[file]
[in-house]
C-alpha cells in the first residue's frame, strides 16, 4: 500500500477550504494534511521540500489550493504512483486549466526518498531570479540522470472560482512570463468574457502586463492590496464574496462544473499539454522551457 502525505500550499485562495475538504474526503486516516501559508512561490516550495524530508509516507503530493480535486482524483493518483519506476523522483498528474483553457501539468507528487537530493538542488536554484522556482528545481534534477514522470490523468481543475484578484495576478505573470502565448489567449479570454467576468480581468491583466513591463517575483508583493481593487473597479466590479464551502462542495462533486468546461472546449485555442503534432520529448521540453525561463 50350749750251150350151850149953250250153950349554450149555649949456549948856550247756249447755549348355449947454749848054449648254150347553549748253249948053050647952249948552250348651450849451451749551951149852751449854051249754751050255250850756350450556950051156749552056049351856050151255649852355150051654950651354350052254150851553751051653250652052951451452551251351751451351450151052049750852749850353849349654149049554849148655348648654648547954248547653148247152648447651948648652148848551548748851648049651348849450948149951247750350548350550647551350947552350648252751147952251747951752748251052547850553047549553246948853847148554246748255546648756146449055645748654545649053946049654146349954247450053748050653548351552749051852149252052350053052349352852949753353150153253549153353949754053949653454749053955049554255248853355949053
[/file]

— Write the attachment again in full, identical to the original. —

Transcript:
[in-house]
C-alpha cells in the first residue's frame, strides 16, 4: 500500500477550504494534511521540500489550493504512483486549466526518498531570479540522470472560482512570463468574457502586463492590496464574496462544473499539454522551457 502525505500550499485562495475538504474526503486516516501559508512561490516550495524530508509516507503530493480535486482524483493518483519506476523522483498528474483553457501539468507528487537530493538542488536554484522556482528545481534534477514522470490523468481543475484578484495576478505573470502565448489567449479570454467576468480581468491583466513591463517575483508583493481593487473597479466590479464551502462542495462533486468546461472546449485555442503534432520529448521540453525561463 50350749750251150350151850149953250250153950349554450149555649949456549948856550247756249447755549348355449947454749848054449648254150347553549748253249948053050647952249948552250348651450849451451749551951149852751449854051249754751050255250850756350450556950051156749552056049351856050151255649852355150051654950651354350052254150851553751051653250652052951451452551251351751451351450151052049750852749850353849349654149049554849148655348648654648547954248547653148247152648447651948648652148848551548748851648049651348849450948149951247750350548350550647551350947552350648252751147952251747951752748251052547850553047549553246948853847148554246748255546648756146449055645748654545649053946049654146349954247450053748050653548351552749051852149252052350053052349352852949753353150153253549153353949754053949653454749053955049554255248853355949053